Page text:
Retail Revolution   /   July 20, 2021

Why more apparel brands are launching gender neutral lines

Last week, JCPenney became the latest retailer to debut an inclusive apparel line that features gender neutral options.

While the launch is partly an effort to capture the back-to-school demand, the company is putting inclusivity at the forefront of the campaign. According to the retailer’s release, the new Thereabouts private label will feature “on-trend kids apparel that celebrates diversity of shapes, sizes, styles and abilities.” The pieces are meant to cater to children with different body shapes and disabilities, while offering some gender neutral styles.

JCPenney is joining the ranks of other retailers, including Gap and Pacsun, in building out more inclusive fashion lines. The growing trend among major retailers shows the category is becoming more mainstream.

Apparel brands and retailers are beginning adding gender neutral items to their product lines, but the phenomenon is not new. The trend began with beauty brands; a number of brands a few years ago began launching new gender-inclusive products. According to CB Insights’ latest report, the spike was likely prompted by the 2017 launch of Fenty Beauty’s wide-ranging makeup shades. Since then, countless corporate beauty brands — including L’Oréal and Estée Lauder — have followed suit.

In June 2020, online news mentions related to terms like “beauty” coupled with “inclusive,” “inclusivity” or “diversity” spiked — and has remained high since, according to the report. And according to Google Trends, searches for “gender neutral” have also been on the rise; the term first spiked in 2015, and peaked in February 2021. “Genderless fashion” searches have had similar surges in the past five years.

Mainstream retailer interest

Now, major apparel brands are joining. Last year, Gap Inc.-owned Banana Republic released its Wear & Share collection, which the retailer refers to as “a curation of classic Banana Republic pieces for anyone to wear in the modern world.” The line consists of tee shirts, sweaters, outerwear and accessories — labeled as “masculine” or “feminine.” The parent company has made a similar push with its Old Navy gender neutral section, which it heavily promotes on its e-commerce channel.

In June, Pacsun launched its first kids label, Pacsun Kids, with a gender neutral collection. The teen-geared retailer also recently launched its summer 2021 campaign featuring more of the “gender-free” teen fashion styles — a collection it first introduced last September.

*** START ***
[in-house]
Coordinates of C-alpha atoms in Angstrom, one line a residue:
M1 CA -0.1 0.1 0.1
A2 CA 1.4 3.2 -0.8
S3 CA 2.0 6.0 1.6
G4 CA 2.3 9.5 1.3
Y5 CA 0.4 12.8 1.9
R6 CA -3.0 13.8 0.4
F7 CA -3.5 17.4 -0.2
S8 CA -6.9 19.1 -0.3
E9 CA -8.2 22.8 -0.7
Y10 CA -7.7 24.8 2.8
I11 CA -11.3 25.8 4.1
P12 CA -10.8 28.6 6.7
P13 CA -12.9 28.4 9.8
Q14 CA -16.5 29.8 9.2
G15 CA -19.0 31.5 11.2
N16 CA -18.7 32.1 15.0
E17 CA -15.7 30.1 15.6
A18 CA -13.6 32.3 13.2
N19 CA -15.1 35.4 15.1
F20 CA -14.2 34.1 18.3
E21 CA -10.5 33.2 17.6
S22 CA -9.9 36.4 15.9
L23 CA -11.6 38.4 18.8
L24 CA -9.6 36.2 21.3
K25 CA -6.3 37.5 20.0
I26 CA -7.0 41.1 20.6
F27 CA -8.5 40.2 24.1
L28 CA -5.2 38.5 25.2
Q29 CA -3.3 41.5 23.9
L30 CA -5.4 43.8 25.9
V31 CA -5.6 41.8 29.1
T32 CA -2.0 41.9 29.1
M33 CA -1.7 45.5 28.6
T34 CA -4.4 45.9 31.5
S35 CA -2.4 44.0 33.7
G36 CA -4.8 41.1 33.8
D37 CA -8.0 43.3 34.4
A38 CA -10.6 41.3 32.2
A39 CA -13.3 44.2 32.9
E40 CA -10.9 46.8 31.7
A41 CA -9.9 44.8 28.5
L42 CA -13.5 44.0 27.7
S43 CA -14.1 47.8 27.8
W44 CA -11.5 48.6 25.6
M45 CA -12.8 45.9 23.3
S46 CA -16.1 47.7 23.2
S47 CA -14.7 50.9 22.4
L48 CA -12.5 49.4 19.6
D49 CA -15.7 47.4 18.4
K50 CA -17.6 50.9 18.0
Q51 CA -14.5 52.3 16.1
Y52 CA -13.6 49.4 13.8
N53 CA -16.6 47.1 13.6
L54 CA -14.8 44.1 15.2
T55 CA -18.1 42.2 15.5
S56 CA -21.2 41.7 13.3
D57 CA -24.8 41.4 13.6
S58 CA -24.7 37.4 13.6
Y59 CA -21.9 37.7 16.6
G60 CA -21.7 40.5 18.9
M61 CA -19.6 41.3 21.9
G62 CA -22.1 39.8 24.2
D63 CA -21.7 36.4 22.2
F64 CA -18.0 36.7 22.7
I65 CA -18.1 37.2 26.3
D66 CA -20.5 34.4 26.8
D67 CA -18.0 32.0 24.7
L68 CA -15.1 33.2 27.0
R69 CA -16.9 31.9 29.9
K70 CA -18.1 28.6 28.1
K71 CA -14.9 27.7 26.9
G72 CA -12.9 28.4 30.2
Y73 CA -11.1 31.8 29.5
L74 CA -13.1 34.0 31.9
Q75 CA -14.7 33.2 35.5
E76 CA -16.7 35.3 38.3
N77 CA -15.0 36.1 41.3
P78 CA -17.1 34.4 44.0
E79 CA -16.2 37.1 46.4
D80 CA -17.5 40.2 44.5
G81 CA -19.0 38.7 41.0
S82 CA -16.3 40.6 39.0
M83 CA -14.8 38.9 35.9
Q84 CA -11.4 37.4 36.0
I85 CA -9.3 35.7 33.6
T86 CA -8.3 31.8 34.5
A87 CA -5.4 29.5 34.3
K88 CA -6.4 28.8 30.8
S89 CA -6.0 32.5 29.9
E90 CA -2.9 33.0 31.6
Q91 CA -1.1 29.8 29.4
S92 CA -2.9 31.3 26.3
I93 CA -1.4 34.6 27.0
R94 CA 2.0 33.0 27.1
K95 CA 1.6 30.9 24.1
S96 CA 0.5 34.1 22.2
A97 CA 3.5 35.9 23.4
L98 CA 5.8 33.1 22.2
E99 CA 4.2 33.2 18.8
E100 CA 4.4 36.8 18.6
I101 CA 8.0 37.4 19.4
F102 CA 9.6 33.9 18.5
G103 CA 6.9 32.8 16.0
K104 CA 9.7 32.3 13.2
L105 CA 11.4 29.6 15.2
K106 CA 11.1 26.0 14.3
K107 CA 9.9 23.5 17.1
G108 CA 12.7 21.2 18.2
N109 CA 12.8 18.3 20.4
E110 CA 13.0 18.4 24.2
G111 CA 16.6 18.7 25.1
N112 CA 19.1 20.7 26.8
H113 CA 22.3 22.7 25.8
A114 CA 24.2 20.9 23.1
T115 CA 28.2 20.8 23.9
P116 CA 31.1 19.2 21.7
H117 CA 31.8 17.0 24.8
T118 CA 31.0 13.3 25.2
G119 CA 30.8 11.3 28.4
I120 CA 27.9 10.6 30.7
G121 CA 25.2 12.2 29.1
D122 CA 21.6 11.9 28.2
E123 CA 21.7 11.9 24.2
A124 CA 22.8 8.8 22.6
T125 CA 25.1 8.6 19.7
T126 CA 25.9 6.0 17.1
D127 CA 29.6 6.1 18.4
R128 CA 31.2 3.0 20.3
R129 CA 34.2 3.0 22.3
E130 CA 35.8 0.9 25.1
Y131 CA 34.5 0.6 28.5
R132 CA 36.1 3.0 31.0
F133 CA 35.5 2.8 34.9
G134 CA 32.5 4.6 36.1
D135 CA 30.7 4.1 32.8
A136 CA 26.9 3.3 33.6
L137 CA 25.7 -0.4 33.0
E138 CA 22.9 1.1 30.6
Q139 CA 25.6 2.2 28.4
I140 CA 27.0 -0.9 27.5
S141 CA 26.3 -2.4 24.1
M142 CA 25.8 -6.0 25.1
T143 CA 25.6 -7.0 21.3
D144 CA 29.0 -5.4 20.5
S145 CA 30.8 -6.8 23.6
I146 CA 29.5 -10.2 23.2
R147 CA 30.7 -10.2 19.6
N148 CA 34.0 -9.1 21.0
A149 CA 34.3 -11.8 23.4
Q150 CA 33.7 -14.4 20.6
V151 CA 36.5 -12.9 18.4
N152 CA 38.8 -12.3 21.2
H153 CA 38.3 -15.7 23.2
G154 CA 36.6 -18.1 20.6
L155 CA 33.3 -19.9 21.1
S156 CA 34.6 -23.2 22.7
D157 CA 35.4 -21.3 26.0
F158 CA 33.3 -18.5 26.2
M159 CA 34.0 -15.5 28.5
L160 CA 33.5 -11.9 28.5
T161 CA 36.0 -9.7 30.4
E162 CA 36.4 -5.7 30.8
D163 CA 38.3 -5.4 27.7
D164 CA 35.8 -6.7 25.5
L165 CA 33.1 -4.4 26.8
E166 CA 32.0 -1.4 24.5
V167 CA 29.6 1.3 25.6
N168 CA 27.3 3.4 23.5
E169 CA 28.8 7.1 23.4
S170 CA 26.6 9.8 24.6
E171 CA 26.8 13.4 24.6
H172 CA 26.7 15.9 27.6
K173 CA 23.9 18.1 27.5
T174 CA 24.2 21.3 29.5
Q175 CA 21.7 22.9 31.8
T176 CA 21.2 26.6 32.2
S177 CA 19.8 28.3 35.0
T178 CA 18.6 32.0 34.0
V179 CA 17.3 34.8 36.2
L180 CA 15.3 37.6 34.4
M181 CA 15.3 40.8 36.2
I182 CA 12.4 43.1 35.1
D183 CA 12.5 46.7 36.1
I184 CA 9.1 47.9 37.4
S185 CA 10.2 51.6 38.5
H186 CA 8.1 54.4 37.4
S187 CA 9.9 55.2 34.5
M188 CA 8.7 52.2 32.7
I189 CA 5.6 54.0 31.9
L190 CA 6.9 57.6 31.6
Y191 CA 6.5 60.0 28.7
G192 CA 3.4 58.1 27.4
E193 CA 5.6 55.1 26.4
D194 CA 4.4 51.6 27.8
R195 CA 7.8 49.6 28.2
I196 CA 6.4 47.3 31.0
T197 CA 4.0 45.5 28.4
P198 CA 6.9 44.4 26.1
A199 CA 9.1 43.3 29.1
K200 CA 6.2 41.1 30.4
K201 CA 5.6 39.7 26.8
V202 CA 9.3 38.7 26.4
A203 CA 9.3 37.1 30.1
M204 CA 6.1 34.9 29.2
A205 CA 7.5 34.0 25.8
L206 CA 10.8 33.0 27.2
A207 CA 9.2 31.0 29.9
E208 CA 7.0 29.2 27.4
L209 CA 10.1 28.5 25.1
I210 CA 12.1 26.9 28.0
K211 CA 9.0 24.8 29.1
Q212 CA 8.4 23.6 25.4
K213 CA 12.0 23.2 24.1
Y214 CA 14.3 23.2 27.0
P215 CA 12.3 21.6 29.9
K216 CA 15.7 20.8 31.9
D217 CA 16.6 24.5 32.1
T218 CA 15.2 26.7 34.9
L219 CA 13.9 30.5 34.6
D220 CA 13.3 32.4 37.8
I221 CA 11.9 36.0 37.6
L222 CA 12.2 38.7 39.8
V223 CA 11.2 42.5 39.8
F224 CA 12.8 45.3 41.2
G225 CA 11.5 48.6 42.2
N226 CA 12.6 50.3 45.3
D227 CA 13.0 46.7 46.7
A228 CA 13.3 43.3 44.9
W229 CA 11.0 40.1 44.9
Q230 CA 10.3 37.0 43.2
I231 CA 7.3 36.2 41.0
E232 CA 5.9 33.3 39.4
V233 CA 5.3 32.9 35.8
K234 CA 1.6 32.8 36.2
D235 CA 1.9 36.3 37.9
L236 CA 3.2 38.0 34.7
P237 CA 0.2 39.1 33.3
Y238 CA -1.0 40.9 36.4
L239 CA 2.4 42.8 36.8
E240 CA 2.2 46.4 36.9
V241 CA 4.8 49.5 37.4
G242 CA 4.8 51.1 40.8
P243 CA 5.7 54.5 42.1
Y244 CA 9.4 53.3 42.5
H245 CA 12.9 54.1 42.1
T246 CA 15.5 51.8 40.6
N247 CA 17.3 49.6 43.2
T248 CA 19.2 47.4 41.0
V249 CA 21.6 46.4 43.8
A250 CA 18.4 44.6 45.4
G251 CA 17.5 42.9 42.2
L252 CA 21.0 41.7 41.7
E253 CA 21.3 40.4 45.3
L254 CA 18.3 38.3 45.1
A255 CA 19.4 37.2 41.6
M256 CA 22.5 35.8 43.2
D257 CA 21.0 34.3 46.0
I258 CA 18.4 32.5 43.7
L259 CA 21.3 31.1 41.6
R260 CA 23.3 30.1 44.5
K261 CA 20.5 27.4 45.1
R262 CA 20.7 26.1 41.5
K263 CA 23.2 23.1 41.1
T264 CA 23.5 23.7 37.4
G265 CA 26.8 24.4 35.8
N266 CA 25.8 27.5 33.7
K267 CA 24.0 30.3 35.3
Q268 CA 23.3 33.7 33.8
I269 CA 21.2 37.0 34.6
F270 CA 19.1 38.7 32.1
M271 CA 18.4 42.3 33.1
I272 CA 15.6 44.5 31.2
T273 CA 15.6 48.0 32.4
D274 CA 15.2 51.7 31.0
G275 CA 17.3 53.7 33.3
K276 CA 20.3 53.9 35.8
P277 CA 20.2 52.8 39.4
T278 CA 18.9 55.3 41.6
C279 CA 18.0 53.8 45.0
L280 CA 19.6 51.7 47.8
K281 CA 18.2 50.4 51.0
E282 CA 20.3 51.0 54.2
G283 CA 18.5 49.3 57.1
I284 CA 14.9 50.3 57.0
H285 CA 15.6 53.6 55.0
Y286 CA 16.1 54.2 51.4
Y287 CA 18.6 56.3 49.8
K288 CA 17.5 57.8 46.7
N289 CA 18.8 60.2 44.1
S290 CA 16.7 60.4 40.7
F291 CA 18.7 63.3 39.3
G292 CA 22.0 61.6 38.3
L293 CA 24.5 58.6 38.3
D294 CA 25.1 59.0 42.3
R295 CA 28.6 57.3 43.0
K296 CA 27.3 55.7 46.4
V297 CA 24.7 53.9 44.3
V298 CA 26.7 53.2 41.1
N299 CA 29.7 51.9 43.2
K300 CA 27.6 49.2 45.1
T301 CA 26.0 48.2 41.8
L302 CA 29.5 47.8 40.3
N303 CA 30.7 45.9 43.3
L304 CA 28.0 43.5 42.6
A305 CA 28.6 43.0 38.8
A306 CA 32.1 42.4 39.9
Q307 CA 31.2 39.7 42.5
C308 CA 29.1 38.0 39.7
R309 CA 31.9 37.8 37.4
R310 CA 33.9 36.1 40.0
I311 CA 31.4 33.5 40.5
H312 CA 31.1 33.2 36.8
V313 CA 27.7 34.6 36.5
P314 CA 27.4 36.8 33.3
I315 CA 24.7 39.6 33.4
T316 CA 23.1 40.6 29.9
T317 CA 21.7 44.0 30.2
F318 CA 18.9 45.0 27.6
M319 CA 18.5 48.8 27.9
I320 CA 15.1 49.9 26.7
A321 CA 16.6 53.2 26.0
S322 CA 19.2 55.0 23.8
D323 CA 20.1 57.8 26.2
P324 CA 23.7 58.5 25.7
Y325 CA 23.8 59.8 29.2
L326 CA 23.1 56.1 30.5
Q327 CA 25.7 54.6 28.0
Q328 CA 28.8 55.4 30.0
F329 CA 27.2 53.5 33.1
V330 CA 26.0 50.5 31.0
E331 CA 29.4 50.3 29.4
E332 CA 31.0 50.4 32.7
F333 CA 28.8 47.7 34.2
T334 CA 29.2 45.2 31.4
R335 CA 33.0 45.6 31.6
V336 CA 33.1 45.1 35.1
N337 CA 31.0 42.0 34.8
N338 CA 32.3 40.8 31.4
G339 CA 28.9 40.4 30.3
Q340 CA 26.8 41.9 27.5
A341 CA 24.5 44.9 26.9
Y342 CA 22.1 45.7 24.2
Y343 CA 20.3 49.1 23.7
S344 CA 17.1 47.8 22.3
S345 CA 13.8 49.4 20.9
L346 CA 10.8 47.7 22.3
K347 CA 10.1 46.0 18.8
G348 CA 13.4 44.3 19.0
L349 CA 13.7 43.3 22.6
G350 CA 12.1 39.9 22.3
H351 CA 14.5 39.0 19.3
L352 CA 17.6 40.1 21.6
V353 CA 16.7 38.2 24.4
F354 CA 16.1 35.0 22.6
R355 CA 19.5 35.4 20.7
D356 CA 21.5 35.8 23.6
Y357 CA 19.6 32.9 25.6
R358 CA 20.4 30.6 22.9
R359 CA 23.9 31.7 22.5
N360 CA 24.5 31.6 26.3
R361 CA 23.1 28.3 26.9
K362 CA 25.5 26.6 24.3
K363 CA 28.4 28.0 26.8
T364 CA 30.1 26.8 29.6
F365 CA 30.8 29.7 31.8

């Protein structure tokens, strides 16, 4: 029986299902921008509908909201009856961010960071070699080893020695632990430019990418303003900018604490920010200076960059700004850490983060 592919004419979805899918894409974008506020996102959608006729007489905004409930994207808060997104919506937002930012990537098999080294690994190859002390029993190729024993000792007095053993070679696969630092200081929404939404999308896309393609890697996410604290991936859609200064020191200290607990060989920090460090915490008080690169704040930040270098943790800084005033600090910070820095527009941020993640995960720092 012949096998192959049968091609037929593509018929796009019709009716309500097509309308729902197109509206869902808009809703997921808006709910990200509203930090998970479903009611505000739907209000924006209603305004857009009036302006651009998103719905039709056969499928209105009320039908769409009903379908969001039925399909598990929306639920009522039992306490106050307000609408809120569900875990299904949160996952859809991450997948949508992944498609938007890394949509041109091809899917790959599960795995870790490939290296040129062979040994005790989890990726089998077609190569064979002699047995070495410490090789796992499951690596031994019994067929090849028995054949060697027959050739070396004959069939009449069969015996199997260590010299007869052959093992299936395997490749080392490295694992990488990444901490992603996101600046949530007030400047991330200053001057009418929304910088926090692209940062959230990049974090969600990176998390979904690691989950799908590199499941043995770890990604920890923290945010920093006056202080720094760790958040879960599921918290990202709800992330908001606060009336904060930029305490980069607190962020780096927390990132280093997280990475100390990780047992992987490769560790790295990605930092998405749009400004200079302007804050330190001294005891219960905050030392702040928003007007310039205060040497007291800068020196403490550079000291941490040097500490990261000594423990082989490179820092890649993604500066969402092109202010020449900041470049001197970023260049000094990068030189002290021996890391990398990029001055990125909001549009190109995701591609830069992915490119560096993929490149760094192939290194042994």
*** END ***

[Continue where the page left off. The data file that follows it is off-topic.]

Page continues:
In a statement, Pacsun president Brieane Olson said “Pacsun will continue to evolve designs, product offerings, and marketing to create the most empowering sense of self as they express themselves through dressing while helping to eliminate gender bias, racism and more.”

Pacsun added that it plans to double down on the offerings. This fall, it will launch a gender neutral private brand called Colour Range, a collection of sustainable clothing “without a specific gender in mind,” according to a company statement. 

Last month, Saks OFF 5th partnered with genderless brand Phluid Project to offer an exclusive line in stores and online of gender fluid apparel and accessories. Launched in time for Pride Month, the collaboration marked the retailer’s first gender-inclusive collection.

Rob Smith, founder of the Phluid Project, said the partnership is a new milestone for gender design and branding. “Saks OFF 5th entered the space with intention and an openness to learn and listen,” noting that the campaign was cast with Phluid Project community members, with proceeds donated to the Phluid Foundation. The collaboration also included Saks OFF 5th training internal staff about the products. “This is not checking a box and rainbow washing,” Smith said. 

New consumer expectations

Matthew Herman, former fashion designer and co-founder of lifestyle brand Boy Smells, said the retail industry as a whole is updating branding and merchandise to cater to customers’ changing attitudes. “Long gone are the days of identity being a static destination,” Herman said. Boy Smells recently launched its first fragrance line, which Herman referred to as “genderful,” as opposed to gender neutral.

Similarly, Eric Archibald, creative director of streetwear brand Diplomacy, told Modern Retail that major apparel retailers launching gender neutral lines was a long time coming. Brands are launching these new lines because more consumers are expecting these types of items. At the end of the day, he said, “it’s all about the money.” He added, “the Bloomingdale’s and Saks of the world are compelled to market and sell these styles in order to see a return on their investment.” Ultimately, Archibald explained, retailers want these lines to sell as well as products from their traditional sections.

Beyond joining a global style trend, Archibald said there were “obvious benefits” to developing gender neutral lines. “For instance, you’re only creating one collection, so development costs are going to be lower than if you were designing multiple, more gender-specific collections.” 

Still, there are some challenges. For example, with gender neutral apparel for mass markets, there is more pressure to design and market products in ways mainstream consumers will understand it, Archibald explained.

For now, it’s up to popular retailers — and even big box stores — to show their customers how these lines can be utilized and worn, he said. “As open as some people seem to be to a gender neutral aesthetic, there is a huge part of the mainstream that doesn’t get it just yet.”

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